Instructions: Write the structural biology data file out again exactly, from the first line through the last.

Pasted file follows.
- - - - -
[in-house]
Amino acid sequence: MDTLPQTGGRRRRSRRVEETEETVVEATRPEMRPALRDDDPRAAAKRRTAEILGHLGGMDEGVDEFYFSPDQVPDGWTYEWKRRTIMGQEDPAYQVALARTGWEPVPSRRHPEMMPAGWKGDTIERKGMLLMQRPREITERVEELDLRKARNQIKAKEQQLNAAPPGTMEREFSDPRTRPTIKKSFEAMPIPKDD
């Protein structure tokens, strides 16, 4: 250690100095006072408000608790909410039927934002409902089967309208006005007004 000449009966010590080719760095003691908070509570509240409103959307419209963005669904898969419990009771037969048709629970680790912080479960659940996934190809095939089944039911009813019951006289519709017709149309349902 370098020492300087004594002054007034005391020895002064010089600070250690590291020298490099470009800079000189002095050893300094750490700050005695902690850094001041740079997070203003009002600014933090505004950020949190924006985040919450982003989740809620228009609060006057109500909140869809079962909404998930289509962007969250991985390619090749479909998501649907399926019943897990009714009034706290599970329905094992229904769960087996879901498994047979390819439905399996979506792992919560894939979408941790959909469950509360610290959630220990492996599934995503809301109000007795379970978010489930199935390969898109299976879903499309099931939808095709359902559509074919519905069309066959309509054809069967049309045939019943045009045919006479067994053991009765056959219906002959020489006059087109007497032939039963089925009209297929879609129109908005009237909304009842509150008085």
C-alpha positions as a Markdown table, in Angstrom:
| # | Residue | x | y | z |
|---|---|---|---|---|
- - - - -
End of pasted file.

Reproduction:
[in-house]
Amino acid sequence: MDTLPQTGGRRRRSRRVEETEETVVEATRPEMRPALRDDDPRAAAKRRTAEILGHLGGMDEGVDEFYFSPDQVPDGWTYEWKRRTIMGQEDPAYQVALARTGWEPVPSRRHPEMMPAGWKGDTIERKGMLLMQRPREITERVEELDLRKARNQIKAKEQQLNAAPPGTMEREFSDPRTRPTIKKSFEAMPIPKDD
């Protein structure tokens, strides 16, 4: 250690100095006072408000608790909410039927934002409902089967309208006005007004 000449009966010590080719760095003691908070509570509240409103959307419209963005669904898969419990009771037969048709629970680790912080479960659940996934190809095939089944039911009813019951006289519709017709149309349902 370098020492300087004594002054007034005391020895002064010089600070250690590291020298490099470009800079000189002095050893300094750490700050005695902690850094001041740079997070203003009002600014933090505004950020949190924006985040919450982003989740809620228009609060006057109500909140869809079962909404998930289509962007969250991985390619090749479909998501649907399926019943897990009714009034706290599970329905094992229904769960087996879901498994047979390819439905399996979506792992919560894939979408941790959909469950509360610290959630220990492996599934995503809301109000007795379970978010489930199935390969898109299976879903499309099931939808095709359902559509074919519905069309066959309509054809069967049309045939019943045009045919006479067994053991009765056959219906002959020489006059087109007497032939039963089925009209297929879609129109908005009237909304009842509150008085």
C-alpha positions as a Markdown table, in Angstrom:
| # | Residue | x | y | z |
|---|---|---|---|---|